More complex actions require you to press up to four buttons at the same time. This can sometimes feel awkward, but having to press many buttons at a time does make sense when performing demanding or sleazy actions in the game, such as at one point when playing as Kara and you’re attempting to get hold of someone’s wallet in a laundry. Thankfully, the button mashing sequences players had to endure in games such as Indigo Prophecy are less stressing this time around, although like in Quantic Dream’s earlier games the QTE (Quick Time Event) action sequences are plentiful here too.

The QTE action sequences work well here, and require you to time your button presses in order to succeed. These range from taking part in a fight as Kara, to a large battle between Detroit’s military forces and the android rebels led by Markus later in the game.

Aside from the action bits, a lot of the game involves conversation with other characters, and you also get to choose between several responses when talking to others here. And as has been the case in every Quantic Dream game since Indigo Prophecy you have a limited time to respond in these, although many conversation choices don’t have any bearing on the outcome, some can make you go down one story path or another, so it pays to consider your responses carefully at points.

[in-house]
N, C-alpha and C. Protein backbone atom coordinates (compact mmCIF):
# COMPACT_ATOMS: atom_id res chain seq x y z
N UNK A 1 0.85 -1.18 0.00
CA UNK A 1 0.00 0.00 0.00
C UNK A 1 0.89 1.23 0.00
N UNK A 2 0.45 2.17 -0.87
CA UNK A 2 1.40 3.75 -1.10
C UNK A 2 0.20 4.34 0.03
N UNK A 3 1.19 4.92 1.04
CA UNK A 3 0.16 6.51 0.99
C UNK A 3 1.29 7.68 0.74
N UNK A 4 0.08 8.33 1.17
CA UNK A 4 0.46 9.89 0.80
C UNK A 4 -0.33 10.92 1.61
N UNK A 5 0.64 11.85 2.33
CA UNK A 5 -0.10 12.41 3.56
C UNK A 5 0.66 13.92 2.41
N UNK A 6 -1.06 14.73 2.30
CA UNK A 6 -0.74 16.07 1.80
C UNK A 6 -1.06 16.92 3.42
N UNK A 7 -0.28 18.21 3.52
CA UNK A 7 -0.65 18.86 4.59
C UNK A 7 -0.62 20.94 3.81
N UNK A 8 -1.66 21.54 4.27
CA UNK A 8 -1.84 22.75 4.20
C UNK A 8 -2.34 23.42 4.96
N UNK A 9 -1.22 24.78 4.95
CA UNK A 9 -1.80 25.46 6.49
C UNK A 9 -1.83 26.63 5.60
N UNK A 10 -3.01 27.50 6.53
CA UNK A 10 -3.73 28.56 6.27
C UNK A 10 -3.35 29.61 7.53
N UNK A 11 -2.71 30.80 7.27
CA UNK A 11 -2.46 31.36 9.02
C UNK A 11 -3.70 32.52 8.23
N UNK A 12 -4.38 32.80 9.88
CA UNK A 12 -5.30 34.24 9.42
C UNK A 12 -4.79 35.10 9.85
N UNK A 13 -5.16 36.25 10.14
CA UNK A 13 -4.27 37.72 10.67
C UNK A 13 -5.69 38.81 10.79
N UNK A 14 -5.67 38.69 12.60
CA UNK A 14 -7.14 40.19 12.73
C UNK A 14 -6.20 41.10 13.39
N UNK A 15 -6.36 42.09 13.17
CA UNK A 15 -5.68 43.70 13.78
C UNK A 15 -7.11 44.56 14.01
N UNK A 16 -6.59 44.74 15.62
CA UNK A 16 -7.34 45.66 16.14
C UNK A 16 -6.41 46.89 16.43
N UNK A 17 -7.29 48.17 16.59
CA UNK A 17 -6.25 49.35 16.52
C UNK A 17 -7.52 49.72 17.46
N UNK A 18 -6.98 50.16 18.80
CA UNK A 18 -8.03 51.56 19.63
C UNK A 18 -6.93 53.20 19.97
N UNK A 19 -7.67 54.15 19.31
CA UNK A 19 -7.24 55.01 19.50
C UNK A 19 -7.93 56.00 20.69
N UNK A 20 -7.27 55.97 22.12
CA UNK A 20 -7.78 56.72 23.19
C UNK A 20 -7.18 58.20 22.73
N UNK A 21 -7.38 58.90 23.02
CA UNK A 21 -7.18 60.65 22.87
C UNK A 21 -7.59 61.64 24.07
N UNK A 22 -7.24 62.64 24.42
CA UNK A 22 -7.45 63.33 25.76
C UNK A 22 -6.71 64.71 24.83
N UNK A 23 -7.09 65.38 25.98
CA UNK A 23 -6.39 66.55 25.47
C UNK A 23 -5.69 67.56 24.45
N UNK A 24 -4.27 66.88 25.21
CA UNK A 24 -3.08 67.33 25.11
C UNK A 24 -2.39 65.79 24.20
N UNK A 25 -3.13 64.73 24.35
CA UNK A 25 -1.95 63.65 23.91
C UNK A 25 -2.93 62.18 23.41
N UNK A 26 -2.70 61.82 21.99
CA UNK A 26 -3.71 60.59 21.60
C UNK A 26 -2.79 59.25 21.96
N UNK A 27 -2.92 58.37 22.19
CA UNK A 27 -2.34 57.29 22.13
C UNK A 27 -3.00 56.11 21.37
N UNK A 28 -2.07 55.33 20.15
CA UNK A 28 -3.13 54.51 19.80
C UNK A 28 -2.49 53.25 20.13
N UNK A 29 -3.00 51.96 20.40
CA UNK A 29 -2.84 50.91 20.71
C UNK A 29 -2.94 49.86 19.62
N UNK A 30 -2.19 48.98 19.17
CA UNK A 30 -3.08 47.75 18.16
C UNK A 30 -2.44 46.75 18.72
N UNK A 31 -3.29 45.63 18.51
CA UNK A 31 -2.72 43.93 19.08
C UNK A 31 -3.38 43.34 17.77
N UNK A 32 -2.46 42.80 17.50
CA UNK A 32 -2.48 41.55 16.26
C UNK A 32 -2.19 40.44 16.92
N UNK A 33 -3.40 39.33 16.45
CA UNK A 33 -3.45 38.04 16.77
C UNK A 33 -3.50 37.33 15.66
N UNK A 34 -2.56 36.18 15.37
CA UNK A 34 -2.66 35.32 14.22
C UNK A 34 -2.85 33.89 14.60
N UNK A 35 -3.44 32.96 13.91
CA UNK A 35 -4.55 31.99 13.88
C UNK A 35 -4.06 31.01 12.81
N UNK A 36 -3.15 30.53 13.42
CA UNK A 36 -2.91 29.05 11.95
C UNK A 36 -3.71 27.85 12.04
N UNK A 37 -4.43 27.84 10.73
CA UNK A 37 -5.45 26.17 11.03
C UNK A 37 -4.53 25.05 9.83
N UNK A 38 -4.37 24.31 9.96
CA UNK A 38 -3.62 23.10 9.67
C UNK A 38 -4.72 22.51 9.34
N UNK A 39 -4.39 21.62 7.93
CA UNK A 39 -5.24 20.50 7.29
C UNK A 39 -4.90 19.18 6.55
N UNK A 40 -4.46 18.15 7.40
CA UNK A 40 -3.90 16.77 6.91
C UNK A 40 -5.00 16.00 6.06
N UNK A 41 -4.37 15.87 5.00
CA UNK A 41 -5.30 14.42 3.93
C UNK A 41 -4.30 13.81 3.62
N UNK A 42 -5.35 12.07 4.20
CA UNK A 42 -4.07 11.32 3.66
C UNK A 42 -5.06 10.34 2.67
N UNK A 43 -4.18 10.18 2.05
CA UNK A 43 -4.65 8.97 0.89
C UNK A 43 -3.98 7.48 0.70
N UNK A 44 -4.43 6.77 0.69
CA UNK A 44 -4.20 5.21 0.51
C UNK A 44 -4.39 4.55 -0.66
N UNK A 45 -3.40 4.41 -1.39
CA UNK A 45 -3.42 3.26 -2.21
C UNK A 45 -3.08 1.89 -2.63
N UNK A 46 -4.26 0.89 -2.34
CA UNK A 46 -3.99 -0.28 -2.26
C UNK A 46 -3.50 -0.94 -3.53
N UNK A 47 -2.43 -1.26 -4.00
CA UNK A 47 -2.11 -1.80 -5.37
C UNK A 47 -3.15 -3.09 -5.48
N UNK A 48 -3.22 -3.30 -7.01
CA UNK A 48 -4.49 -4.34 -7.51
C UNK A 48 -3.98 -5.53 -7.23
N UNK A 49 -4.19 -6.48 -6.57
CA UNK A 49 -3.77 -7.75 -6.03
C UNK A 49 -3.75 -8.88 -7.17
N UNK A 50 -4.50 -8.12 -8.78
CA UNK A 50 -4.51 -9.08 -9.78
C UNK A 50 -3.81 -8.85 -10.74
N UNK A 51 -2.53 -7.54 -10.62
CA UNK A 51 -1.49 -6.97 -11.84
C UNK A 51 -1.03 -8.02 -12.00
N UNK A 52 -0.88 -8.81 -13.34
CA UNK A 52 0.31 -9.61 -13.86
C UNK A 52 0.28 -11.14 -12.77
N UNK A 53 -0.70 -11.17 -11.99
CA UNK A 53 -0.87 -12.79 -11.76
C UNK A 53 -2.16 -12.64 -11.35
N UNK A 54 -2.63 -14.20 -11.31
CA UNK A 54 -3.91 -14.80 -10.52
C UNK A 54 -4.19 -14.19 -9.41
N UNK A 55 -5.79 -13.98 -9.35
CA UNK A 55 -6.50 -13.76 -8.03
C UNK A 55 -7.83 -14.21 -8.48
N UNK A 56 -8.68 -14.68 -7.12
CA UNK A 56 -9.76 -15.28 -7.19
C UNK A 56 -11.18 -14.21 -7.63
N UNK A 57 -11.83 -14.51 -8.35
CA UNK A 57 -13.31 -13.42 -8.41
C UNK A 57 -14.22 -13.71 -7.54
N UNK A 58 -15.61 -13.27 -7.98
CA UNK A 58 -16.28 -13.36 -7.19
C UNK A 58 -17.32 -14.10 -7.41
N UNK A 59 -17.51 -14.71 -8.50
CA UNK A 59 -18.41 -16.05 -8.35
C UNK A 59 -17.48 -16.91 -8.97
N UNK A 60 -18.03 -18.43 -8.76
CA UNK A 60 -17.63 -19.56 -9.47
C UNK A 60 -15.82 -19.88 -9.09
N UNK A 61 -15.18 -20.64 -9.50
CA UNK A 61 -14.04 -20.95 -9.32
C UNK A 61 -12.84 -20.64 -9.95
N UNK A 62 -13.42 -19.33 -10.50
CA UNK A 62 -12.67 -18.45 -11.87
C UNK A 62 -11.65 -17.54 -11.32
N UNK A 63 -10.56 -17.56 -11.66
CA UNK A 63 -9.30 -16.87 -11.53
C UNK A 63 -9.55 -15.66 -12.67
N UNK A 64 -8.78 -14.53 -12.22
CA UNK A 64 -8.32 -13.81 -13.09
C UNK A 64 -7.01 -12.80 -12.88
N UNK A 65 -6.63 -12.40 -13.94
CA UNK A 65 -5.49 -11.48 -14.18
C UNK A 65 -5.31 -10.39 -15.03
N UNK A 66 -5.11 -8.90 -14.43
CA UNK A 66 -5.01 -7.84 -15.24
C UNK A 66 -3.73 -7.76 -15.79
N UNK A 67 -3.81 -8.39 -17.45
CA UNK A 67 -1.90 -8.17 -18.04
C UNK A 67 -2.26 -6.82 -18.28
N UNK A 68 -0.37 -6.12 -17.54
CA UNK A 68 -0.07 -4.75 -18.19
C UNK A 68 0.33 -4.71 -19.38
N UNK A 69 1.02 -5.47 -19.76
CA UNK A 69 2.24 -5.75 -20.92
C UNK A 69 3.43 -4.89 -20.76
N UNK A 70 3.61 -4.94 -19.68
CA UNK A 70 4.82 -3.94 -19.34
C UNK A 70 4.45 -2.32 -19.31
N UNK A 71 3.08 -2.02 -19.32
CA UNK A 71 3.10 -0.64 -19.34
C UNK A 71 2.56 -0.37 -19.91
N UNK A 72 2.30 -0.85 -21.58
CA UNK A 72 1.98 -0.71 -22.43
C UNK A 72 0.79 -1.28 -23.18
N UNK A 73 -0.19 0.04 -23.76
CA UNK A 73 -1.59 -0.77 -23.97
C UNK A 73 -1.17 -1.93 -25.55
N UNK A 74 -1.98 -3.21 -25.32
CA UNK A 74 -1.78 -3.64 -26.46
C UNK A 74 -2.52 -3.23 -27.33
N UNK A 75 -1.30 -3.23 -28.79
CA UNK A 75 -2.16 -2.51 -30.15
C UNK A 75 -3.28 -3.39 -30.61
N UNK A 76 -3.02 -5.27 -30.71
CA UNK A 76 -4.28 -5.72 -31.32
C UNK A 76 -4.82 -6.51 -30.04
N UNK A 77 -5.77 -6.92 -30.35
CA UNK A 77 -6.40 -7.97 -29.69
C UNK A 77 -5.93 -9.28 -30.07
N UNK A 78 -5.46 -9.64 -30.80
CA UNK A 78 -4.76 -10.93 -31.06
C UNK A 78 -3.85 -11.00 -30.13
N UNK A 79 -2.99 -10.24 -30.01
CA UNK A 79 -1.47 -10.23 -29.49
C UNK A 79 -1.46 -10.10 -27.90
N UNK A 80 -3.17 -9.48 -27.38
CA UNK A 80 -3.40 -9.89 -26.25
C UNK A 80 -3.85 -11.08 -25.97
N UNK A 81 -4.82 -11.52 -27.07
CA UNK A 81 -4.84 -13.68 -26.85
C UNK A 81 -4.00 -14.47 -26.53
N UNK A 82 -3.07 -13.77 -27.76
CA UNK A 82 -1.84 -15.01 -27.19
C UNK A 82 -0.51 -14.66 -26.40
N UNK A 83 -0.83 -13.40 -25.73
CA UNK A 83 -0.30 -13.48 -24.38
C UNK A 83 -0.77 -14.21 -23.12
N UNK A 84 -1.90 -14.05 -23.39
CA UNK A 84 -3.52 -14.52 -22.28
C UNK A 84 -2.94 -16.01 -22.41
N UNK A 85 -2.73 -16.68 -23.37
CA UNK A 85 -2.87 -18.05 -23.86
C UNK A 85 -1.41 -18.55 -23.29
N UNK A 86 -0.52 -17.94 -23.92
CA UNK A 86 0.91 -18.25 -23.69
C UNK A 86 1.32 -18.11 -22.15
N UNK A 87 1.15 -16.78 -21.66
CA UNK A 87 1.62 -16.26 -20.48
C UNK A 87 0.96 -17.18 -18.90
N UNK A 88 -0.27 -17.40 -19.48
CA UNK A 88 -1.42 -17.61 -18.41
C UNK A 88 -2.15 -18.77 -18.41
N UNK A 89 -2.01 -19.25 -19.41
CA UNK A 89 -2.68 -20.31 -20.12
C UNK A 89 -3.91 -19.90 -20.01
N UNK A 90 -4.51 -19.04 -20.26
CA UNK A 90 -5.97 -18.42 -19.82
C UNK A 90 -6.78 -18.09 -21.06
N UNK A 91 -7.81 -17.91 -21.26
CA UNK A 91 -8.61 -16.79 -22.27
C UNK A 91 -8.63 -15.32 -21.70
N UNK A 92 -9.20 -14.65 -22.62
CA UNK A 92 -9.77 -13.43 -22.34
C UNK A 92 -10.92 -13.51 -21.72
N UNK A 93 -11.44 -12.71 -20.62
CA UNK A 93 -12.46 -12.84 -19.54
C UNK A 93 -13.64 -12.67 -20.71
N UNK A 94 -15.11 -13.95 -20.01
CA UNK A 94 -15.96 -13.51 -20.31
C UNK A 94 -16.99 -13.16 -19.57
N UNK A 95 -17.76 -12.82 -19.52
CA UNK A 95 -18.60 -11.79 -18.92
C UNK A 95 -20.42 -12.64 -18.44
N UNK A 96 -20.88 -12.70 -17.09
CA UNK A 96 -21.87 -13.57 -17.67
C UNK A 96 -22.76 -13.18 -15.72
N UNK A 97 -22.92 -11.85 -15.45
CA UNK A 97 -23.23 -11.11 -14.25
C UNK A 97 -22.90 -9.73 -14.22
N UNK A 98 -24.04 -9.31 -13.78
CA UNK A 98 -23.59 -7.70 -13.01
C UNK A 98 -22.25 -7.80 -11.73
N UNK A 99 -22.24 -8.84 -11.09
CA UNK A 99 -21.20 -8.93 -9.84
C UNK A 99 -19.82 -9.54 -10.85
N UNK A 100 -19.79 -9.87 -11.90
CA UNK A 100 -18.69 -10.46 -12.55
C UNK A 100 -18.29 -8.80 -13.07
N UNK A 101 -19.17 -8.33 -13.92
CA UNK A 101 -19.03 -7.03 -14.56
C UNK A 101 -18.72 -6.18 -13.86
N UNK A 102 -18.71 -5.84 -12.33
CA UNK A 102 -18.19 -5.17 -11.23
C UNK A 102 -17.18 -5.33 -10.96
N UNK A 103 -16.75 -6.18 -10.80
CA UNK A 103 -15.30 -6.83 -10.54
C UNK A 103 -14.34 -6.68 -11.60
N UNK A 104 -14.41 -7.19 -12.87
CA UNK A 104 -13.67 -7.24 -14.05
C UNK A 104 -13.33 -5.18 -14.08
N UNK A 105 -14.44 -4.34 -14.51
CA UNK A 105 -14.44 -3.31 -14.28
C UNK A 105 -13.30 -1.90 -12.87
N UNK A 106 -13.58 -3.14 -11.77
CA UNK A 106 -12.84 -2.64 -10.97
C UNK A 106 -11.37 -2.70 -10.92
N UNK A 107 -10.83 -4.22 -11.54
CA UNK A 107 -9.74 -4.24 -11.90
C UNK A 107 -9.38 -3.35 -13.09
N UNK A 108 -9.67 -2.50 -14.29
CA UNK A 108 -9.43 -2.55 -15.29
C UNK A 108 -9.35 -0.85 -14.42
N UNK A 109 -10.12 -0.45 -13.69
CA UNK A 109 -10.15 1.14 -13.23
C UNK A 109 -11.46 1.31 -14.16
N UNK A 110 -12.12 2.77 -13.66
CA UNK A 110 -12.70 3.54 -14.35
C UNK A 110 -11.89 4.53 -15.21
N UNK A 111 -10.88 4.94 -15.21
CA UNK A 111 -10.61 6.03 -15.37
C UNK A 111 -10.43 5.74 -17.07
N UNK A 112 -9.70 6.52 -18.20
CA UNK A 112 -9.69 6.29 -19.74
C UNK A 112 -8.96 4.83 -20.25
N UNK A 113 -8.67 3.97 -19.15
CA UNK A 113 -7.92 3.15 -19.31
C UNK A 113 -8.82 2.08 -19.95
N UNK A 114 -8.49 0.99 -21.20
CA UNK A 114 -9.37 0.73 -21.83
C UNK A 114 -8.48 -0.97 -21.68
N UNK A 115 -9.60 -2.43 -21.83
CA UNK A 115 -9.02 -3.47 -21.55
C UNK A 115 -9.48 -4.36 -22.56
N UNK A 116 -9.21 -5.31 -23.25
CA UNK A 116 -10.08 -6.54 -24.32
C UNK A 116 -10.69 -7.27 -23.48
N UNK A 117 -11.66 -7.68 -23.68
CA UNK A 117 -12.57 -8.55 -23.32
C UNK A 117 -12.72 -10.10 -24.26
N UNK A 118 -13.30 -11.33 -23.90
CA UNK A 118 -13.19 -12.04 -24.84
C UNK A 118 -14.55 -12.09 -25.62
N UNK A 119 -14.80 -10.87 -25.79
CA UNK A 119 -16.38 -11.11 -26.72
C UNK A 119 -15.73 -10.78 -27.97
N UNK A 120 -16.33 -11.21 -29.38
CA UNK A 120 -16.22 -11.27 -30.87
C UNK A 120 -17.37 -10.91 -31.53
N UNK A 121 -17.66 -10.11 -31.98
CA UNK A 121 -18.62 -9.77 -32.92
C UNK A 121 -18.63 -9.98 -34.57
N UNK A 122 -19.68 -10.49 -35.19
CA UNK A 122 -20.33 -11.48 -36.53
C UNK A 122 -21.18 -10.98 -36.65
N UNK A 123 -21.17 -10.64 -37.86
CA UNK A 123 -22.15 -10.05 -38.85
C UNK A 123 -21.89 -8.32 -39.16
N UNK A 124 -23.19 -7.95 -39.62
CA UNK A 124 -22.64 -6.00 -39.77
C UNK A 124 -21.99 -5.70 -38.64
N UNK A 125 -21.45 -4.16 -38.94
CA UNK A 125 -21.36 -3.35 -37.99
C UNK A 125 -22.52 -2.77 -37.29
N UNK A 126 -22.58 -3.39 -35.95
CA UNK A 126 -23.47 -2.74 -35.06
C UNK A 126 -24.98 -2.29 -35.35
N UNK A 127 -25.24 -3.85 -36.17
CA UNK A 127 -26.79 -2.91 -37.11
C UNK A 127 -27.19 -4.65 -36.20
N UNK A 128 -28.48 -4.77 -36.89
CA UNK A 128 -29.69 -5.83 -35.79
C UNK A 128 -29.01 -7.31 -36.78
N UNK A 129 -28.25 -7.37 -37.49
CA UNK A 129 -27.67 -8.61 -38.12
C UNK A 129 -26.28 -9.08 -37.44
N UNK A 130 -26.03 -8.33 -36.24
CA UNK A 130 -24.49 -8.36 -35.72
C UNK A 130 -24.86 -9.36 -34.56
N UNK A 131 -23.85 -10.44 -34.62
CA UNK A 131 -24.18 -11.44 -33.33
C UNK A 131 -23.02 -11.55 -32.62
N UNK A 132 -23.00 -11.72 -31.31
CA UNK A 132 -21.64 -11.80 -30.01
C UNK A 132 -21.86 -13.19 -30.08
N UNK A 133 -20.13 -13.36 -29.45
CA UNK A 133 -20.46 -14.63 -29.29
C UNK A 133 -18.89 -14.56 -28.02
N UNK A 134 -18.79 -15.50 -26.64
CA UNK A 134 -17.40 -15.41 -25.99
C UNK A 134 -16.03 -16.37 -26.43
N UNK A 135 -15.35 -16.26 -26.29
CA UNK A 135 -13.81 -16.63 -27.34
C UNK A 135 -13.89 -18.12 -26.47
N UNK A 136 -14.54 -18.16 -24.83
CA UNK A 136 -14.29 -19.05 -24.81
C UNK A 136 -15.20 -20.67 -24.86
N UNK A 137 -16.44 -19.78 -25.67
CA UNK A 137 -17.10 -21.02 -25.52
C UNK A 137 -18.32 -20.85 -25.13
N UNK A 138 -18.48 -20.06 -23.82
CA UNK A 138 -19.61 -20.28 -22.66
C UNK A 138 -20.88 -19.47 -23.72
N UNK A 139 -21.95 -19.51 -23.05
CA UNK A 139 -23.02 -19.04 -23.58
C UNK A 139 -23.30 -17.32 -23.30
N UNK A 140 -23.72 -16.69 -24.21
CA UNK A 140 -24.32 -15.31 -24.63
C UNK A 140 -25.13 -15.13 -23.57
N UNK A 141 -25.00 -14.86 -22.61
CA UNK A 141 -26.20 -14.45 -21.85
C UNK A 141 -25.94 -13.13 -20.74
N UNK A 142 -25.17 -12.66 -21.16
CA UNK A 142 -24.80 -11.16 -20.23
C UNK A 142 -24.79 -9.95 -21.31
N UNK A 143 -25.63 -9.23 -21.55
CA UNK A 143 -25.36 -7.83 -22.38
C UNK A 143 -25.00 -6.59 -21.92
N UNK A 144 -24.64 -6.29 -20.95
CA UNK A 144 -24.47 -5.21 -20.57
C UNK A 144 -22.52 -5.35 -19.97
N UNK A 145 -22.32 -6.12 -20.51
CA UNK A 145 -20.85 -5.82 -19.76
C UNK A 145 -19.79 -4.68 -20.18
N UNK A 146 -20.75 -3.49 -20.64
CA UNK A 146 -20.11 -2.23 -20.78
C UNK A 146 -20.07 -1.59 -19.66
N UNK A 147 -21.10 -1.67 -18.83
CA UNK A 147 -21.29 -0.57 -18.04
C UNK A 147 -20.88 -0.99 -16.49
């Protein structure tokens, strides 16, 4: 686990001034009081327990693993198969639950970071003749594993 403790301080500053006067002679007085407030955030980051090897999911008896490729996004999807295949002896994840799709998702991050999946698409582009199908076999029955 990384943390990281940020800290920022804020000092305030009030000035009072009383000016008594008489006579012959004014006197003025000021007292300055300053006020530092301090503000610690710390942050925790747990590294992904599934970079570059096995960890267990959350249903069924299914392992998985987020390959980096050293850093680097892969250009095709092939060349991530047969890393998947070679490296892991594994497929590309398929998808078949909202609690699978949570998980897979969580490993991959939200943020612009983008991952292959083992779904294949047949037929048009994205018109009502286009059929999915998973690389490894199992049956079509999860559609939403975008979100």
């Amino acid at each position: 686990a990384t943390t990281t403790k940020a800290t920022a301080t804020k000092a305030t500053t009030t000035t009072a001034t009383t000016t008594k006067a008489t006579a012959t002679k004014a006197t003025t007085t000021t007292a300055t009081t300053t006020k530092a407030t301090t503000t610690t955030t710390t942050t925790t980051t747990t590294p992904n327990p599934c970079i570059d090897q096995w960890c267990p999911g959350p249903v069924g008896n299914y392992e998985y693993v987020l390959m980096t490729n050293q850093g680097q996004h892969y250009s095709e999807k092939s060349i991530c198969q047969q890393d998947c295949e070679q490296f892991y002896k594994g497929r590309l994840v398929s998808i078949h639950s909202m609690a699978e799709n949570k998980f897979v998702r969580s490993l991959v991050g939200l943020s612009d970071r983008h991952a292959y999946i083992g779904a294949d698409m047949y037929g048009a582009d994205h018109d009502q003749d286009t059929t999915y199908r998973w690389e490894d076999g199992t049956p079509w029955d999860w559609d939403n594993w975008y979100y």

Your relationship with other characters is also affected by your dialogue choices, and when starting a new chapter the game will inform you of how the major characters you will be dealing with in the chapter are feeling (“tense”, “distant” or “hostile” are possibilities here) which may affect their disposition towards you and whether they will reveal certain information or not.

After completing a chapter (or scene as the game calls each of the sub-sections you play through) you’ll be presented with a flow chart showing all the possible paths and outcomes available in the chapter. As has become the norm with interactive adventures of this ilk over the years, you’ll also see what percentage of players made the same choices you did in the scene.

I couldn’t help but notice that this flow chart looks more like the kind of thing a game maker like Quantic Dream might use in the development phase of their games and less like something that might appeal to the end user (the text is quite small and scrolling is necessary to view all the branches, especially in the later, more complex scenes), but it’s still nice to know what unexplored paths there still are in the chapter in case you’re planning to replay the game later.

Connor’s relationship with Hank (right) is a difficult one, but you can get on the cop’s good side with the right conversation choices though.